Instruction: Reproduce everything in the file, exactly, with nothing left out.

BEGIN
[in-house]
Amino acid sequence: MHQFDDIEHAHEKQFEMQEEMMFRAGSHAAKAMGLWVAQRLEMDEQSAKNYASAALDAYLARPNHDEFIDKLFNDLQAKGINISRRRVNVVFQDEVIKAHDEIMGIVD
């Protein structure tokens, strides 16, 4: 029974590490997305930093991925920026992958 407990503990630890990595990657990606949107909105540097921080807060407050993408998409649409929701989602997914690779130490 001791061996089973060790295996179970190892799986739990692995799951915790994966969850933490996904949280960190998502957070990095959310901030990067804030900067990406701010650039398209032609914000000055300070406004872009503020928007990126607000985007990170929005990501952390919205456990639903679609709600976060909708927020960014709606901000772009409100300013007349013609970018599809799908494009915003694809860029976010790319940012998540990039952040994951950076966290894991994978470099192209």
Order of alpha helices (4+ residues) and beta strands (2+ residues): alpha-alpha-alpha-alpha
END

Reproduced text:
[in-house]
Amino acid sequence: MHQFDDIEHAHEKQFEMQEEMMFRAGSHAAKAMGLWVAQRLEMDEQSAKNYASAALDAYLARPNHDEFIDKLFNDLQAKGINISRRRVNVVFQDEVIKAHDEIMGIVD
């Protein structure tokens, strides 16, 4: 029974590490997305930093991925920026992958 407990503990630890990595990657990606949107909105540097921080807060407050993408998409649409929701989602997914690779130490 001791061996089973060790295996179970190892799986739990692995799951915790994966969850933490996904949280960190998502957070990095959310901030990067804030900067990406701010650039398209032609914000000055300070406004872009503020928007990126607000985007990170929005990501952390919205456990639903679609709600976060909708927020960014709606901000772009409100300013007349013609970018599809799908494009915003694809860029976010790319940012998540990039952040994951950076966290894991994978470099192209």
Order of alpha helices (4+ residues) and beta strands (2+ residues): alpha-alpha-alpha-alpha